Learn the origin and basics of this beautiful Far Eastern painting technique
Sumi-e (sumie) is an ancient technique of monochromatic drawing, based on the use of India ink, originating in Chinese painting and introduced to Japan in the second half of the 14th Century. The name derives from the words sumi, meaning ink and e, painting. Its origin is attributed to the Tang dynasty (618-908) and was introduced to Japan by Buddhist monks.
Zen Buddhism is a religion of self-discipline, detachment, contemplation, and respect towards nature. Sumi-e embodies the philosophy of this religion: in its vision, there is no distinction between the animate and inanimate. There are no classifications nor ranks. Therefore Sumi-e artists depict only essential elements and do not focus on details.
Originally Sumi-e paintings were made using only a bar of India ink that was rubbed against a flat stone, and mixed with water. These mixtures created washes of different densities as needed by the artist for their pieces, and were always monochromatic.
Once it reached Japan, this technique took on features from the country’s original pictorial art, such as the use of fine hairbrushes on bamboo handles, used to achieve free-flowing strokes, and the wash (painting technique mixing different inks with different quantities of water or alcohol to obtain denser tones than with watercolors), as well as the traditional support material, rice paper. Nowadays, it is combined with techniques such as watercolor and gouache.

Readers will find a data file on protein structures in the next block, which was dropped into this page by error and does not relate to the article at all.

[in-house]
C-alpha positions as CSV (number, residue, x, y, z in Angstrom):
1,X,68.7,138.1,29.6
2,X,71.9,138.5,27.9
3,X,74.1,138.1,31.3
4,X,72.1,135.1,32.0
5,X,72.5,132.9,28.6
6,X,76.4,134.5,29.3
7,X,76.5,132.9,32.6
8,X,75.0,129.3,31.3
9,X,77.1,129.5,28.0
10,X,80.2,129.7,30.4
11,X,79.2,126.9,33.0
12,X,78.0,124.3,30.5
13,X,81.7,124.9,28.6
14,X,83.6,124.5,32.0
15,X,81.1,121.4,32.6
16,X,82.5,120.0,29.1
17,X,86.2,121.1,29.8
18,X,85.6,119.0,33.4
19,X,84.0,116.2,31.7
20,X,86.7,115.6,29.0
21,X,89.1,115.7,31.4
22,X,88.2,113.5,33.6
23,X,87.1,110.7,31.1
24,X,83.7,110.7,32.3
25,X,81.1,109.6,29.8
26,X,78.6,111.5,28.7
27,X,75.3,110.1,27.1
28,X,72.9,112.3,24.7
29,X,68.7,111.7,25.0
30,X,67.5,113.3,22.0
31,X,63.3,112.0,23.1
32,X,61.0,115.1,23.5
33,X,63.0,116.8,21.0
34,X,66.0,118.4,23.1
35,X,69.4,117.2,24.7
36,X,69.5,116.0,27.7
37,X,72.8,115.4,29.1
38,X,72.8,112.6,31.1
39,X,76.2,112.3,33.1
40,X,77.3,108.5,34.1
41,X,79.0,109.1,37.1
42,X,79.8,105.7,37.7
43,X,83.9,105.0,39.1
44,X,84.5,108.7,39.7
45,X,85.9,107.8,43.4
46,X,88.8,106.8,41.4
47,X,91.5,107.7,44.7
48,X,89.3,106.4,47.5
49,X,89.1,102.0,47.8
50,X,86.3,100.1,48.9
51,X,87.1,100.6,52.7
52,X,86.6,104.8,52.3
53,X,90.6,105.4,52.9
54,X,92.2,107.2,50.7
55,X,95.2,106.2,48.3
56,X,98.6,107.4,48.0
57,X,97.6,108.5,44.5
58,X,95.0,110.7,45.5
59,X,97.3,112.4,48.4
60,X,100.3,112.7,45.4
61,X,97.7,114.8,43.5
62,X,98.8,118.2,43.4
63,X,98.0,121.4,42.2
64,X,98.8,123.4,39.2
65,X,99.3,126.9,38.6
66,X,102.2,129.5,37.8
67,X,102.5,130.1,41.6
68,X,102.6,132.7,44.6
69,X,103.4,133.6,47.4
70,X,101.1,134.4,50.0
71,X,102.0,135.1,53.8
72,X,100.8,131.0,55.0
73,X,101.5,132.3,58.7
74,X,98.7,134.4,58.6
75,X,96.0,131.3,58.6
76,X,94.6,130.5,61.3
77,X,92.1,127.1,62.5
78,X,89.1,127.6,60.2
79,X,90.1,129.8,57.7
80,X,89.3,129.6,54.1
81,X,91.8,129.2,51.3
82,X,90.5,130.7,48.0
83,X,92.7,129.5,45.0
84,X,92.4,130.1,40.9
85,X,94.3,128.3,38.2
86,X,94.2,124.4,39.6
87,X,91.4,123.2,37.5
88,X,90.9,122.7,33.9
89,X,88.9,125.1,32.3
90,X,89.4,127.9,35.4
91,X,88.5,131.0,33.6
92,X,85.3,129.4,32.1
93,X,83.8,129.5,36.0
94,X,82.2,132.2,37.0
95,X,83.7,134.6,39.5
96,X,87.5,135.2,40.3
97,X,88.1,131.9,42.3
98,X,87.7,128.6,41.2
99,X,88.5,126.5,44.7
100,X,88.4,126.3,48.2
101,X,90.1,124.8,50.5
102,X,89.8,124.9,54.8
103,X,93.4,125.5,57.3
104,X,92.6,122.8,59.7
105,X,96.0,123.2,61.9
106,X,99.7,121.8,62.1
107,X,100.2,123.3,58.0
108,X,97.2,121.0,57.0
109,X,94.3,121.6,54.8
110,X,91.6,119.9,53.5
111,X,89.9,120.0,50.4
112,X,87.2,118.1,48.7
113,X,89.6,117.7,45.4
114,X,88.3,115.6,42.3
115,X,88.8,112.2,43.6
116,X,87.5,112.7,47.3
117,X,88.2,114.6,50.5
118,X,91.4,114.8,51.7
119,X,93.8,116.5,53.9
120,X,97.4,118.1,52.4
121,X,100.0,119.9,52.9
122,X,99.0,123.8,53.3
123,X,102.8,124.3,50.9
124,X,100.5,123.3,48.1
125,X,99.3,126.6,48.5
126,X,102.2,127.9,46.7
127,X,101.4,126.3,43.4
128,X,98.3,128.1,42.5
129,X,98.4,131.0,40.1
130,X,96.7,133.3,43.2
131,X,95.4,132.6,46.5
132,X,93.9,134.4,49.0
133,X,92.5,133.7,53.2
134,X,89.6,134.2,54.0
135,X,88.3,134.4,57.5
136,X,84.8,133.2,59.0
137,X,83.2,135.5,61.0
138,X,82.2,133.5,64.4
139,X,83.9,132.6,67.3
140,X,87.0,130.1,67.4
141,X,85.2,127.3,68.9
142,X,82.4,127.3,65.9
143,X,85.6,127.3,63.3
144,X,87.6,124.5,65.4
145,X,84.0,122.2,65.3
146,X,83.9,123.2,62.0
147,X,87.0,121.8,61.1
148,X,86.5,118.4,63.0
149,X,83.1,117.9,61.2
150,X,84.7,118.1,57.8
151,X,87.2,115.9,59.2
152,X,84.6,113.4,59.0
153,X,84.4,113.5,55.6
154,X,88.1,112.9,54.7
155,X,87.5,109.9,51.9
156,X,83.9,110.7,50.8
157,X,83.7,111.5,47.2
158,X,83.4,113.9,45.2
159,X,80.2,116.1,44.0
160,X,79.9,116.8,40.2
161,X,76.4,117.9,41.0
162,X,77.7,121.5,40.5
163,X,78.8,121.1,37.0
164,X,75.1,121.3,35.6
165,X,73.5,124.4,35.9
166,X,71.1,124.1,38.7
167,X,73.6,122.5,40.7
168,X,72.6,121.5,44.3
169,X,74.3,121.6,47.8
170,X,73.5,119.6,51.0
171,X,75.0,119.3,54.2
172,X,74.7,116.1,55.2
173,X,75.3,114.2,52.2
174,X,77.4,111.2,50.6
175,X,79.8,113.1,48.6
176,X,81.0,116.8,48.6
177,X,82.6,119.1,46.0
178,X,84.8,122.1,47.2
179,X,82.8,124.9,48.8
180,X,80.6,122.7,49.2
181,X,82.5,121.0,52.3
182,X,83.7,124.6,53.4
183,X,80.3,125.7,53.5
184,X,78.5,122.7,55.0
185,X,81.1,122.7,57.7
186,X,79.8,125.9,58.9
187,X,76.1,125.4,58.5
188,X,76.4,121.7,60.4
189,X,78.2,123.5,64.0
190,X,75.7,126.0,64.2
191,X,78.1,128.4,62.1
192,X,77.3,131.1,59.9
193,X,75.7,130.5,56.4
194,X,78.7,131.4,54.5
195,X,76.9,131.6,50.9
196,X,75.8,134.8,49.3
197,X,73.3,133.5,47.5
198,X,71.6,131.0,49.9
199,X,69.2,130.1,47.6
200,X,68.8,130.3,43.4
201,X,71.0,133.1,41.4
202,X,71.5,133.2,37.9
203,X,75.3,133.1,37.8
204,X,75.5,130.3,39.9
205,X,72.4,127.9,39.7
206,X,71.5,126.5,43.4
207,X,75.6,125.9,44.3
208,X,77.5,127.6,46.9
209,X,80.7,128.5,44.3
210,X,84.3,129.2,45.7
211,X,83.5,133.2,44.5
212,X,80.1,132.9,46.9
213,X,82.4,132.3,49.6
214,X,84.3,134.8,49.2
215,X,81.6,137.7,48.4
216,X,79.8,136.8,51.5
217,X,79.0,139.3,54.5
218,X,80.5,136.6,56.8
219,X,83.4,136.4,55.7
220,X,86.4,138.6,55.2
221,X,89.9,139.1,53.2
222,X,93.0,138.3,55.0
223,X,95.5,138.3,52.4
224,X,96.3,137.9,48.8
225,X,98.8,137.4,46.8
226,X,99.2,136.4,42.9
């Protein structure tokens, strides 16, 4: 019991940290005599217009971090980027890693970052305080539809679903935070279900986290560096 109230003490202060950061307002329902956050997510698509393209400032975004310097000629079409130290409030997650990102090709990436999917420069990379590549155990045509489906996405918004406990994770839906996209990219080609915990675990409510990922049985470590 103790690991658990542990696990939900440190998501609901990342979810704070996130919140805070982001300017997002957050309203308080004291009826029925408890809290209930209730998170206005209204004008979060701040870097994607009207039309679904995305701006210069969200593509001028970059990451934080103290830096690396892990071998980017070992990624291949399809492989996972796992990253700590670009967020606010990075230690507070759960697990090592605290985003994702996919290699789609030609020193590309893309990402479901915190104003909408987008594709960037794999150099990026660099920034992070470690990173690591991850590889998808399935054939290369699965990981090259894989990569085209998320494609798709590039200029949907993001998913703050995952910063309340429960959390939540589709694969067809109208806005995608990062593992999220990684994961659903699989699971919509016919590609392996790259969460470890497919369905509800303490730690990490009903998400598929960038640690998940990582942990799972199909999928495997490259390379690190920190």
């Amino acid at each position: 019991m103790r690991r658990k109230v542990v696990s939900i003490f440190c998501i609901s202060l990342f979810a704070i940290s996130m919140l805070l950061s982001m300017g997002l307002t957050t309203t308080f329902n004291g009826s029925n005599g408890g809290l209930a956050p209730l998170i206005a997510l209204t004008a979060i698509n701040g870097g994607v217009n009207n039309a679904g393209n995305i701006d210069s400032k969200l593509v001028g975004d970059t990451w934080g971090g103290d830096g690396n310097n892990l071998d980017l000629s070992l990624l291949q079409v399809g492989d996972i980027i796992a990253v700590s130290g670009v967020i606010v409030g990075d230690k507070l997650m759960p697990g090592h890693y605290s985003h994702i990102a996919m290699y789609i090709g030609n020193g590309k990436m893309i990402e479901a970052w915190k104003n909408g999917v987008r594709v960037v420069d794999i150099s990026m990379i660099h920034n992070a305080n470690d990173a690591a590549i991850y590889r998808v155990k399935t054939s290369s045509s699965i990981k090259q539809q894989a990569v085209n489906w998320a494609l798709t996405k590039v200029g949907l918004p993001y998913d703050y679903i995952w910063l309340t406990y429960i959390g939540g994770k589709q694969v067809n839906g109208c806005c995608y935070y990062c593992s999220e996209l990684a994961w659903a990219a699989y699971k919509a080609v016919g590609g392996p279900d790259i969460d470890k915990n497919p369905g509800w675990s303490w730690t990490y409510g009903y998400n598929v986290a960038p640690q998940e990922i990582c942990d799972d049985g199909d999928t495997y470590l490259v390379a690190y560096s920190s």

The technique, the painter, and the four noble gentlemen
In China and Japan, painting is an extension of calligraphy and the brushstrokes of the Sumi-e painter have to blend with nature, they have to be soft, and not aim for absolute control. This is how the artist’s character reveals itself.
Learning the main strokes of Sumi-e must begin with the study of four plants and their forms, known as the four noble gentlemen: the orchid, representing spring; bamboo for summer; chrysanthemum for autumn; and the plum blossom to represent winter.
One of the features of Sumi-e is the absence of marked and figurative lines. In this way, the elements of the painting appear simply through brushstrokes, a few stains or very soft lines.
If you want to learn more about this ancient technique, Flor Kaneshiro’s course ‘Japanese Influenced Watercolor Illustration’ is the best choice to try your first strokes and composition, through coloring and staining, and create your watercolor pieces in Japanese-style brushstrokes.